Tag Archives: SNES

Bust-A-Move — 1Q2017

Bust A Move-12Puzzle Bobble’s breakout hit

by Lyndsey Hicks
by Lyndsey Hicks

Bubble Bobble isn’t super famous last I checked, but I learned who Bub and Bob were by the time I finished their first puzzle effort for the Super NES, the mid-90s appropriately named Bust-A-Move.
There’s much fun and mirth to be had in the bubble-popping title. There’s not much story other than Bub and Bob are popping bubbles to save a friend, who is trapped at the end (level 100). Once their friend is saved, that’s it. But, that’s assuming you can make it that far.
Bust-A-Move is incredibly simple to play but hard to master. The concept is easy to understand: aim a launcher and match three like-colored bubbles. The bubbles will fall off the playing field, clearing space and rows so that you can work toward clearing further bubbles. After a certain number are cleared, the ceiling of the well lowers, inching closer to a visible line. Once the line is crossed with a bubble, the game is over. Basically, it’s reverse Tetris with bubbles instead of lines. The trickiness in mastering the game comes in popping the bubbles. There are different techniques to achieving the results that you want, but it really comes down to knowing how to aim and learning the fabled bankshot off the side of the well.
Score-3-5-retrogradeWith its simplicity in learning, Bust-A-Move quickly distinguishes itself as fun to play. I requested the game for my 14th birthday and I’ve had a blast playing the original since. There are other games in the series, but this one is the best out of all of the sequels and spinoffs of the series. The controls aren’t too stiff, though sometimes I have complaints about the particular way a bubble bounces or sticks a little too easily to the first bubble it comes close to. Yet, the controls aren’t horrible.
The simple theme also shows in the graphics. Bust-A-Move is one of the brightest and cutest games I’ve ever played. The colors pop and while you’re using colored bubbles, they don’t necessarily interfere with the background graphics, which could make for a confusing play field.
Bust-A-Move also gets a nod for its attention paid to other modes such as Challenge and the two-player bubble popping. Challenge is fun and a good test of skills: You’re tasked with popping as many bubbles as you can before it’s game over. It’s hard to pop a lot if you’re new to the game, but as your skills progress, you can and will see a difference in how long you manage to last. The two-player mode is fun also, because you can either play against the computer or against another human player. Any game that gives me the option to play two-player against the computer automatically gets a nod because that injects longevity into a title immediately.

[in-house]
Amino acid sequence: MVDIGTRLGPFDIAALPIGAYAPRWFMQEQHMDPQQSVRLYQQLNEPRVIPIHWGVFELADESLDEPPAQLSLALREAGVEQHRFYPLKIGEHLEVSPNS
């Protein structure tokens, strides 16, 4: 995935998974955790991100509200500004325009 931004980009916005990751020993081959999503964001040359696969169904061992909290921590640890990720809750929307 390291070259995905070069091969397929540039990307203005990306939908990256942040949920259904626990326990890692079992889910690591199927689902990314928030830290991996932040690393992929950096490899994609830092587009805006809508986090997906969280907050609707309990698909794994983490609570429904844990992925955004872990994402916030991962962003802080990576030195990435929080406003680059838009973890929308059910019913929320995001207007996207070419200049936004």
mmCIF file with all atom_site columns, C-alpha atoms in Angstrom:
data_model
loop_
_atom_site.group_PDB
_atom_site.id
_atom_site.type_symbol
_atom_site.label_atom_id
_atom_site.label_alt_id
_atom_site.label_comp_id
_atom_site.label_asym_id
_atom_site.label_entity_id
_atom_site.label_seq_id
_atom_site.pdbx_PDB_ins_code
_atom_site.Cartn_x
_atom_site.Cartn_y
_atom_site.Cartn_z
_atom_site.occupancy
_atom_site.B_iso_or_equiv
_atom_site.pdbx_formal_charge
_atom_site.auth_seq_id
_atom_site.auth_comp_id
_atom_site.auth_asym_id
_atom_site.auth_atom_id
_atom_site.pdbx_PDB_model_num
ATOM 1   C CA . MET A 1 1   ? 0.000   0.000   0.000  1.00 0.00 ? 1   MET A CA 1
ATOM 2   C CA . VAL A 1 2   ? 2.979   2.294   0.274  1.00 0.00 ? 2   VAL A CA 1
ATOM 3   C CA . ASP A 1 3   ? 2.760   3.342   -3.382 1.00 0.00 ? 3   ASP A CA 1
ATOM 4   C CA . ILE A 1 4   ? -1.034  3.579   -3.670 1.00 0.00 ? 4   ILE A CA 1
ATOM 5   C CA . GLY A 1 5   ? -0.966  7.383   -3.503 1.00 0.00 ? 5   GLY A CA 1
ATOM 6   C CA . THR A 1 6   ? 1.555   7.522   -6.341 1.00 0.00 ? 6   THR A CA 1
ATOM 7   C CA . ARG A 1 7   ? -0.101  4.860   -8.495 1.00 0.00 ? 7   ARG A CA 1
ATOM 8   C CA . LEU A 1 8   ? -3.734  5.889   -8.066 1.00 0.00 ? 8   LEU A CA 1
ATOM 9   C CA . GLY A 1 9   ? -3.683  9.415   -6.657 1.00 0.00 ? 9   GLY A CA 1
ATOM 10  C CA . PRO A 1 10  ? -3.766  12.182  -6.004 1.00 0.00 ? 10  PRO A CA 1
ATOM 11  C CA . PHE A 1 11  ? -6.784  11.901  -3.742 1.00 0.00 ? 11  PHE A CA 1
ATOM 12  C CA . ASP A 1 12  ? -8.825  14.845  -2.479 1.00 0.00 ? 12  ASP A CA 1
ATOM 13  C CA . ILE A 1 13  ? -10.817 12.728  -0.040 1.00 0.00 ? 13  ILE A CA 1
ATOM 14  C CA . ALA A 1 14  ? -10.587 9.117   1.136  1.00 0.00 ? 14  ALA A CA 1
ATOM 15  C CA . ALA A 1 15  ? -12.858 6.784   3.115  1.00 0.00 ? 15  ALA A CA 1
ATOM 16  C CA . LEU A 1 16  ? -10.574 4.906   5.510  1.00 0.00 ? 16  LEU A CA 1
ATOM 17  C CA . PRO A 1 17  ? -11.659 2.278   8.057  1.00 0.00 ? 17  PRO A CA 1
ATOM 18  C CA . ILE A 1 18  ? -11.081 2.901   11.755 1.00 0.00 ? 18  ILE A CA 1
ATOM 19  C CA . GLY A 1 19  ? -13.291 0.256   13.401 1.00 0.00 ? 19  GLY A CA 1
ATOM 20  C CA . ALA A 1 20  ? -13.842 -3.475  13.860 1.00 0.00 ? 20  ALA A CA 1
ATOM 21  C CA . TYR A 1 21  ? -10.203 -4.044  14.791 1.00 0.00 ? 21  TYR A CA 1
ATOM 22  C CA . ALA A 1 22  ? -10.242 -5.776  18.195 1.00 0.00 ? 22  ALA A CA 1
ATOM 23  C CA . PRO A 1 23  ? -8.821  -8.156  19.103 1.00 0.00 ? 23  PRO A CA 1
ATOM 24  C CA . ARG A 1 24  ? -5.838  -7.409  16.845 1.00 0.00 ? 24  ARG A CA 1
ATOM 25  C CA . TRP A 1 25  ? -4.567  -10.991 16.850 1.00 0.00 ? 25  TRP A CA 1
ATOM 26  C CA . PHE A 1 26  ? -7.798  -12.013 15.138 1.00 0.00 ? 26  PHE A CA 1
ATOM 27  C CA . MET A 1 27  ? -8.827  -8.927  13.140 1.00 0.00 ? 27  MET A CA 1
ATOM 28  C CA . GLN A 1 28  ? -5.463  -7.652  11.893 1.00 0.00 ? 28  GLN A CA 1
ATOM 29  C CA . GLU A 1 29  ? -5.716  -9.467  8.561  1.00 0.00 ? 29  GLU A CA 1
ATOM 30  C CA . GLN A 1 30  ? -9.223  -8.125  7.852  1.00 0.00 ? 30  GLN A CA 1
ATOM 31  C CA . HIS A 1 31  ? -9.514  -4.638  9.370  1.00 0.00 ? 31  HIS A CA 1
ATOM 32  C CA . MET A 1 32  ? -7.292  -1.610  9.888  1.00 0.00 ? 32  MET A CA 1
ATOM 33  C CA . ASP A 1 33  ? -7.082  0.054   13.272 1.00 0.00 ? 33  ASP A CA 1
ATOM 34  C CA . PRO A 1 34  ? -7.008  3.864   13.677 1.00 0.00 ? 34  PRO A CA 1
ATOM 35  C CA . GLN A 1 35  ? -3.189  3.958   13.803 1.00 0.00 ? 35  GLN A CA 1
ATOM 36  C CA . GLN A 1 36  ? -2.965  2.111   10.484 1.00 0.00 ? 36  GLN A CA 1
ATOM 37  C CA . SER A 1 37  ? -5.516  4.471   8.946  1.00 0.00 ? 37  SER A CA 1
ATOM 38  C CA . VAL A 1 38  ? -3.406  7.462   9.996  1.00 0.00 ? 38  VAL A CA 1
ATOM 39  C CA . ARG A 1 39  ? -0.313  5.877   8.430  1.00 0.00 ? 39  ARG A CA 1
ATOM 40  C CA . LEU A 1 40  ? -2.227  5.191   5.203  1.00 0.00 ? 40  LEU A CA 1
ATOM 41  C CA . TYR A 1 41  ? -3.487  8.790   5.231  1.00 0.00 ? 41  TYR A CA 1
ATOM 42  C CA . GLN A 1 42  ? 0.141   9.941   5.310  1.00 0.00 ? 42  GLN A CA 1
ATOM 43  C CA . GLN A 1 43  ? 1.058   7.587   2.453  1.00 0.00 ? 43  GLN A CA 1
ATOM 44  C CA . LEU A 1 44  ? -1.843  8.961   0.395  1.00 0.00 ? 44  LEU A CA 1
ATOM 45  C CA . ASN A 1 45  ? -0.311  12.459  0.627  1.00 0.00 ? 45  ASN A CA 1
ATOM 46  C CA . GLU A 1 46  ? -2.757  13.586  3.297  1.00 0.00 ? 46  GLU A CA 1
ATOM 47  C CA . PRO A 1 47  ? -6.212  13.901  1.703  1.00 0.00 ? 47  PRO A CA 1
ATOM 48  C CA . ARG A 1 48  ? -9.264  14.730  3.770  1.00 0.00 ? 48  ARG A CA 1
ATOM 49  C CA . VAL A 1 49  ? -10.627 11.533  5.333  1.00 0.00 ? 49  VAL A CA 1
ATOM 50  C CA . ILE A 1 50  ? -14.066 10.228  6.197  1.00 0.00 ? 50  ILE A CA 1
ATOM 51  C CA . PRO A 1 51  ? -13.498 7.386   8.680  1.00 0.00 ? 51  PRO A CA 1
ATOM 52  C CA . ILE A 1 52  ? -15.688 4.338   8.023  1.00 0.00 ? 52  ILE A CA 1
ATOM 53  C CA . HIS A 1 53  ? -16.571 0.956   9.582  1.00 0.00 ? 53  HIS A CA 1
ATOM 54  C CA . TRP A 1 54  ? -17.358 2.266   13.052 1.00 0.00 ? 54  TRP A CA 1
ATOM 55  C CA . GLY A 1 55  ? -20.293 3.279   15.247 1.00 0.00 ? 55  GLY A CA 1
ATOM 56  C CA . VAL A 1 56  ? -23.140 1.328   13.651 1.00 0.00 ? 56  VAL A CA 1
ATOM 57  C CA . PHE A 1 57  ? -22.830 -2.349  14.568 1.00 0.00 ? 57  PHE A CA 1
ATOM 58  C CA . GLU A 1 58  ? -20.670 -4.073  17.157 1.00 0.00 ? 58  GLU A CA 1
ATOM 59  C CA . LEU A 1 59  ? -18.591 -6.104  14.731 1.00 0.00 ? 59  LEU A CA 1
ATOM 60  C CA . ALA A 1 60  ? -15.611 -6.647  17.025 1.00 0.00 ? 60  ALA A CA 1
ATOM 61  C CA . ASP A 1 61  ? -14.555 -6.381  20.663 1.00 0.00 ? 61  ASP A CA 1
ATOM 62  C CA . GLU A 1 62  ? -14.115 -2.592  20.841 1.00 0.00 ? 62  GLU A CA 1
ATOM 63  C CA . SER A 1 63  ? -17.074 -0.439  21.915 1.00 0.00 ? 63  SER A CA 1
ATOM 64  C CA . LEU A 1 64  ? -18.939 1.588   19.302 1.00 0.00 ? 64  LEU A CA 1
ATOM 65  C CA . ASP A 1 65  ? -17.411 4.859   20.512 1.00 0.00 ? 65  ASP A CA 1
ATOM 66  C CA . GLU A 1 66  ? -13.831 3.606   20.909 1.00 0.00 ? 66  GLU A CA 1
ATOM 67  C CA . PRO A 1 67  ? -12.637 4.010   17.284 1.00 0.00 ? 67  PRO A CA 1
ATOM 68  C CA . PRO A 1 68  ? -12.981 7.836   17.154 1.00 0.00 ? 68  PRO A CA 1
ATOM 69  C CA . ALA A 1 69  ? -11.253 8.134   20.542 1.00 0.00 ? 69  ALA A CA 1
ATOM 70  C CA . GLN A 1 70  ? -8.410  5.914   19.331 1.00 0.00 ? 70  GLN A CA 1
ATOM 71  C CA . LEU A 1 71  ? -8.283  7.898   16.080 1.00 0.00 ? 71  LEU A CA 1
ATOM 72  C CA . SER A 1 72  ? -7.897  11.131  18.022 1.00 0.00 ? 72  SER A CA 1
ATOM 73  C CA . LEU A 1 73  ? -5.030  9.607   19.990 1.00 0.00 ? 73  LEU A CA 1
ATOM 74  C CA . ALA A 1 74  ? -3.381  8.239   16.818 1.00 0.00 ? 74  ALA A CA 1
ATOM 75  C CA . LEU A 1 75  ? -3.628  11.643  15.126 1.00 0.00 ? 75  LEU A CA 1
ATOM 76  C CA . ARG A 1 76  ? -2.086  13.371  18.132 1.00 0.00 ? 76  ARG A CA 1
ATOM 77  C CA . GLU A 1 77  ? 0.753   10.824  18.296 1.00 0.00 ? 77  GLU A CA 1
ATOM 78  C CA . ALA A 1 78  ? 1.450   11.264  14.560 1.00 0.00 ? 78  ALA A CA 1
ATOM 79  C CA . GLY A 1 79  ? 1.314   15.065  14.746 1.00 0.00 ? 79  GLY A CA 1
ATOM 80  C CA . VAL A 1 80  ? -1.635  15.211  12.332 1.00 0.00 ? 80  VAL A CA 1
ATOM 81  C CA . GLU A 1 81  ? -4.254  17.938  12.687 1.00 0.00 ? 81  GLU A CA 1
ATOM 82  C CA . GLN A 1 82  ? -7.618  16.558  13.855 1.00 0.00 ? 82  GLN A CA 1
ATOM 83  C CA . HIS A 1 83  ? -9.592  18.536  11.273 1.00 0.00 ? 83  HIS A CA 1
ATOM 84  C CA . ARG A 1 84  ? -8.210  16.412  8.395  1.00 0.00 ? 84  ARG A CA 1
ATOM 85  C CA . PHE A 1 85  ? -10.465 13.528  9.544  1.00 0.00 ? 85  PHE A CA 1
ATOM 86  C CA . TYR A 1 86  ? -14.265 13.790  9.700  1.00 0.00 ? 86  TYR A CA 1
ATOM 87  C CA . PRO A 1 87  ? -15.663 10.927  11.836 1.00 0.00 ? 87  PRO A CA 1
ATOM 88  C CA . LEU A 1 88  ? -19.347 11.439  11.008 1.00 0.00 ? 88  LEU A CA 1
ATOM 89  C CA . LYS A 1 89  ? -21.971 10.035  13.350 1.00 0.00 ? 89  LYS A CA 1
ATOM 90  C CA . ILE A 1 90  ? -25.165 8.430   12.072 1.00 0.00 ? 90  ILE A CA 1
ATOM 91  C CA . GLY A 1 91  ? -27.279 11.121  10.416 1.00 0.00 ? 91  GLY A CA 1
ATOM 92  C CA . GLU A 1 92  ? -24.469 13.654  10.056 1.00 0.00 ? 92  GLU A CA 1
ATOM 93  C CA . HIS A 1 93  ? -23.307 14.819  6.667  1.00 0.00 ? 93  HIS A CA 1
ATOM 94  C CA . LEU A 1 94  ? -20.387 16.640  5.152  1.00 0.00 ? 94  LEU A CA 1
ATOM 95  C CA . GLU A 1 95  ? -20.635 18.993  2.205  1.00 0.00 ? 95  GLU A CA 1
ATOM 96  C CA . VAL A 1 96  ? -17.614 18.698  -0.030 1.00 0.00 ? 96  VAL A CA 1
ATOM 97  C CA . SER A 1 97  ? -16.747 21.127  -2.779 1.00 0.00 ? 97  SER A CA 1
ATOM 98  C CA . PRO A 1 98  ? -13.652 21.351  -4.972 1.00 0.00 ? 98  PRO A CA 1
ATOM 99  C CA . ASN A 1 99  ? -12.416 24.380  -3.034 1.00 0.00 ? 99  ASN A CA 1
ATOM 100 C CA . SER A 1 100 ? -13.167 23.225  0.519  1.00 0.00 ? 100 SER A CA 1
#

There’s a decent amount of depth to Bust-A-Move and it certainly makes for an interesting puzzle distraction on the SNES. It’s worth exploring the bubble-popping world with the original bubble eliminator.

 

NBA Jam — 3Q2014

NBA Jam-02The old king of the court

by Lyndsey Hicks
by Lyndsey Hicks

NBA Jam was — and still is — an experience. No, that’s not some preposterous fluff dreamed up by an National Basketball Association maven like yours truly. It was truly an experience because if you were around at the time that Jam hit the streets, you’d remember the sheer amount of hype that surrounded the arcade release. You’d also remember the hype that came home with it. Was it justified hype? Yes and no.

You see, Jam represented the start of the exaggerated sports game era, the type of game where the player animations were over the top and the action just as extreme. Throw in a plethora of secrets — like playing as President Bill Clinton — and the hype went into overdrive. The game isn’t bad and it mostly lived up to its billing. The simple setup of two-on-two basketball and fast-break basketball helped certainly, and the animation isn’t bad at all. The player interaction is where it mostly succeeds, actually. At the time, there was no other place to get the kind of play that Jam offers: Crazy dunks, the ability to be on fire from great shooting and street ball-type rules. It’s that offering that made it a phenomenal success.

Jam doesn’t stumble in its race to be an in-your-face baller NBA Jam-17experience. That street ball player interaction means you don’t have to learn much about the game to succeed and play well. The control is simple yet has a layer of depth that means anyone can do well at any skill level. The atmosphere could be a little better with a better soundtrack, but what will make you take notice is the announcer. If there’s anything you will remember about the game, it’s Tim Kitzrow shouting to the top of his lungs that a man is “on fire” or “BOOMSHAKALAKA.”

Score-4-retrogradeThe graphics, like the soundtrack, are nothing to get excited about. There’s a static crowd except for the courtside folk, and then there’s the players. Jam popularized the over-exaggerated look for players, and it certainly had its uses. It’s not out of place for Jam, and it brings a certain atmosphere to the action that Jam benefits from.

If there’s ever a reason to play NBA Jam, find it in the cartoonish action, sound and look. That’s where the fun is, and the main reasons why the game succeeded in living up to the hype (mostly) that broke backboards in the olden days of 1993.